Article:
Activists who fought off coal seam gas exploration in the Northern Rivers are sharing their successful formula with communities across the globe facing their own environmental battles.
Activists Brendan Shoebridge, Simon Clough and Ian Gaillard will travel to the UK in May to provide training in non-violent protest planning and methods, and to screen the documentary The Bentley Effect.
The trio were leaders in the Bentley Blockade — the culmination of seven years of protests in the Northern Rivers region that resulted in thousands of people setting up camp on a cattle farm earmarked for gas exploration.
The blockade ended in May 2014 when the NSW Government suspended a gas exploration licence in the area.
In October 2015 the Government bought back a petroleum exploration licence covering more than 500,000 hectares across the region.
Mr Clough, the former deputy mayor of Lismore, said he always knew the Bentley movement could be replicated in other communities.
“I felt very strongly that the Northern Rivers had a lot of resources and skills which were not so evident in other communities and we almost had a responsibility to do the best we possibly could in order to inspire and be of use to other communities in Australia and overseas,” he said.
“Every drop of water that went into that campaign in terms of every person’s input was important.
“That involved our relationship with the police, the fact we were able to work with a broad section of the Northern Rivers community, people who had been and still were members of the National Party, people who were more on the environmental activist fringe, and everyone in between.”
The Bentley Effect
Mr Shoebridge, the filmmaker who began documenting the Northern Rivers anti-coal seam gas movement in 2011, is currently touring along the Australian east coast showing his documentary The Bentley Effect.
The film won an Impact DOCS Award in the US and received a standing ovation at its Byron Bay Film Festival premiere.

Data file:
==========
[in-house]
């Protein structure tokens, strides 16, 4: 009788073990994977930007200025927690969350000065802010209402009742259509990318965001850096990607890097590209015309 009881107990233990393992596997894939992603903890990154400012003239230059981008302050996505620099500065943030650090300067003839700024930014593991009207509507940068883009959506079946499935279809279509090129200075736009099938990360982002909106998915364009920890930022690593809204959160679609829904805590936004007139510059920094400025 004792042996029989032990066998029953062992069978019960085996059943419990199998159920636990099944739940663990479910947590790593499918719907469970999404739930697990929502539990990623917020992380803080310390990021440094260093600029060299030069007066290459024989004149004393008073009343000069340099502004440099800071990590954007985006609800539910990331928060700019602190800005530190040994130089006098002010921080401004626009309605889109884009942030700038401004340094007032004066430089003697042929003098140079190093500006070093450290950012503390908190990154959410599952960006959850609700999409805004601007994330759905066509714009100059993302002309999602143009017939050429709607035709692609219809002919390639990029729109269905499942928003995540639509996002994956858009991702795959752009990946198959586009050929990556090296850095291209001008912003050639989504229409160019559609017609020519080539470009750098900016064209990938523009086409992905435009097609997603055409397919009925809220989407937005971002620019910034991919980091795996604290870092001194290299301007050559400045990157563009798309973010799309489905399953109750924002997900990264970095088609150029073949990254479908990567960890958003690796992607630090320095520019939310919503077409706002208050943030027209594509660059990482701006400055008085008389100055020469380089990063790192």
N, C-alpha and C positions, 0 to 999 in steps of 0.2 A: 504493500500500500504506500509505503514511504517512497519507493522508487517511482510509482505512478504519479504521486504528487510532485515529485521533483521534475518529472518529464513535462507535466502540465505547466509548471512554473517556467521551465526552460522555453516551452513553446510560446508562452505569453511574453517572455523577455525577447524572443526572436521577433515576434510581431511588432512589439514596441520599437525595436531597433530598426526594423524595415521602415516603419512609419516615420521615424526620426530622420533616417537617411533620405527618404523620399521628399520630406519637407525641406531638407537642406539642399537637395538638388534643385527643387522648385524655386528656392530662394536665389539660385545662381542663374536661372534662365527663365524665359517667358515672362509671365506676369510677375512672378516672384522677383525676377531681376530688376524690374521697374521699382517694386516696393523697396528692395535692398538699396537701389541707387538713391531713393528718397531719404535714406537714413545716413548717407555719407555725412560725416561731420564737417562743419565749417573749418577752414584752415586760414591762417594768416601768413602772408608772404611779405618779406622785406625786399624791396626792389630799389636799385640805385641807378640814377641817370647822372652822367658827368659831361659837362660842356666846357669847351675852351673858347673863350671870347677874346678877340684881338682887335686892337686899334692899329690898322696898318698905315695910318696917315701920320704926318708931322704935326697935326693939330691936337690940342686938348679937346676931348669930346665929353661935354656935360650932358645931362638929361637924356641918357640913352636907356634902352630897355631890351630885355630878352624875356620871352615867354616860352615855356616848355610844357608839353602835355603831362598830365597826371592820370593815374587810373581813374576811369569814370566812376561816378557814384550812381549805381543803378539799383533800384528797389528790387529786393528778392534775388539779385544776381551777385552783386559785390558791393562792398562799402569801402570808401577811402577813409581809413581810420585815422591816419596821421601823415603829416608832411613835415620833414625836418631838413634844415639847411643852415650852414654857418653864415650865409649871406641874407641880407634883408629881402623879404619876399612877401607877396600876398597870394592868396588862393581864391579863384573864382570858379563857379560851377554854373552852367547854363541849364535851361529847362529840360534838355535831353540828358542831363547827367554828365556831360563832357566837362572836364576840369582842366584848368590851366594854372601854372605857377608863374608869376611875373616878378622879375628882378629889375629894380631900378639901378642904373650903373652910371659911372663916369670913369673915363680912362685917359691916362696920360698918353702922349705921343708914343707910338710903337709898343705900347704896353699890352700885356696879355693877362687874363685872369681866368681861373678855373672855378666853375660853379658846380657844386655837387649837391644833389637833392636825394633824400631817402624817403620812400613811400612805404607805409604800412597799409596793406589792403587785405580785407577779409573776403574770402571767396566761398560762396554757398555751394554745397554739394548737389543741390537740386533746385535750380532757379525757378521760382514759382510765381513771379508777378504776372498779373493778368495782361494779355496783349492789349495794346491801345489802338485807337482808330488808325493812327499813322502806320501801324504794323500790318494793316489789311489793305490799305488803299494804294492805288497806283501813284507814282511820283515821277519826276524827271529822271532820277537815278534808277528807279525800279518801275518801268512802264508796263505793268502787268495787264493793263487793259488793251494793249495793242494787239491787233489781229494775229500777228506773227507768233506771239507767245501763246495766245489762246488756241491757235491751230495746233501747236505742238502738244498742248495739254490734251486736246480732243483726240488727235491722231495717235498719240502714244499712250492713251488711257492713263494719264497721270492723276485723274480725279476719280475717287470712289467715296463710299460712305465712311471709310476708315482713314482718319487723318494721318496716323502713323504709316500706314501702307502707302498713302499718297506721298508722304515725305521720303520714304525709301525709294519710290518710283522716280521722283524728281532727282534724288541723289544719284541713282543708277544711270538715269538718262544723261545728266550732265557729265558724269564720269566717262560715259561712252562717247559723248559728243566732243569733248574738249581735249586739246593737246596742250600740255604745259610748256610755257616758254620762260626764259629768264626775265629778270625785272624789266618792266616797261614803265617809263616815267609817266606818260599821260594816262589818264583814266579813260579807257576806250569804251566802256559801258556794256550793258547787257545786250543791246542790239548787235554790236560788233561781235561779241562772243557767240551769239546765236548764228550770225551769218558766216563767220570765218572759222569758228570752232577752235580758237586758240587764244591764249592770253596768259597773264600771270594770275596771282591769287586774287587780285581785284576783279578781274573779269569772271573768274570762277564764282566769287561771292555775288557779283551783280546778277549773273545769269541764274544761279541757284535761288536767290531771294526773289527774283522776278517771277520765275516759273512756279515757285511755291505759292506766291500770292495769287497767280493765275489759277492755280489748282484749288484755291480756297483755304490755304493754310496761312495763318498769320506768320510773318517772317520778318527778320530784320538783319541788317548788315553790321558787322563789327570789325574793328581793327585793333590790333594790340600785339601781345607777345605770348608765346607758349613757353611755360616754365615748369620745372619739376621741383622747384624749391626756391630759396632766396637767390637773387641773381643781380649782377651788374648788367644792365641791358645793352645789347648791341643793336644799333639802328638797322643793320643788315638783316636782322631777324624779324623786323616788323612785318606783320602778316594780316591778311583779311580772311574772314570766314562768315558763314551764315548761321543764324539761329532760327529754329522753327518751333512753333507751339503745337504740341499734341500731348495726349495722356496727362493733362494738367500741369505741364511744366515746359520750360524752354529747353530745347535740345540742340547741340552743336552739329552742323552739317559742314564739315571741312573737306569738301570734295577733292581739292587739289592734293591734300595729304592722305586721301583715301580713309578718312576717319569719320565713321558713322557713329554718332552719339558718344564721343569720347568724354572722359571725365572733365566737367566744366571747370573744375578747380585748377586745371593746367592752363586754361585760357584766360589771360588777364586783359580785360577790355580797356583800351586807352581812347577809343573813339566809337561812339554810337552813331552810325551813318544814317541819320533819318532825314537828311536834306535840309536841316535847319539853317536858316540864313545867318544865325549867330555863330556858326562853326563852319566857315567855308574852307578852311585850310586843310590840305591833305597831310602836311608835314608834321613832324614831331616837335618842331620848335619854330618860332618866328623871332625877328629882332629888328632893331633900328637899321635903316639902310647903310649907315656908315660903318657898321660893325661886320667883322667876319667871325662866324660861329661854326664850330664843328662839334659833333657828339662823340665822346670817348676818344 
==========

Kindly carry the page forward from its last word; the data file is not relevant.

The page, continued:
“What I would love is for people to see and meet the heroes that were on the front line giving blood for five, six, seven years making all those sacrifices so our basics and our life support systems can be preserved,” Mr Shoebridge said.
“The whole world needs to recreate what we saw at Bentley.
“There was a groove that happened and it was a phenomenal thing where an amazing tipping point occurred and that was just to save that one specific region, but the world has to get into that groove.
“I would hope the world sees it and starts to think ‘Well, how can I take a lead in this must-win battle?’”
UK Coal Seam Gas Movement
Mr Clough said they were being inundated with requests to share their knowledge and screen The Bentley Effect in communities across the world, particularly in the UK.
“Currently in the UK there are about 200 fracking site licences which allow unconventional gas exploration, including Sherwood Forest, and the people there are very strongly opposed to unconventional gas,” Mr Clough said.
“But the government and the police have been very strong in their support for the gas companies, so there’s a fairly major confrontation and we’re hoping we’re going to inspire those people who are trying to protect their land and their livelihoods.
“This is an international and global crisis, the whole unconventional gas drilling threatens everyone’s water and everyone’s air.
“It’s a global problem not just for the Northern Rivers and Australia.”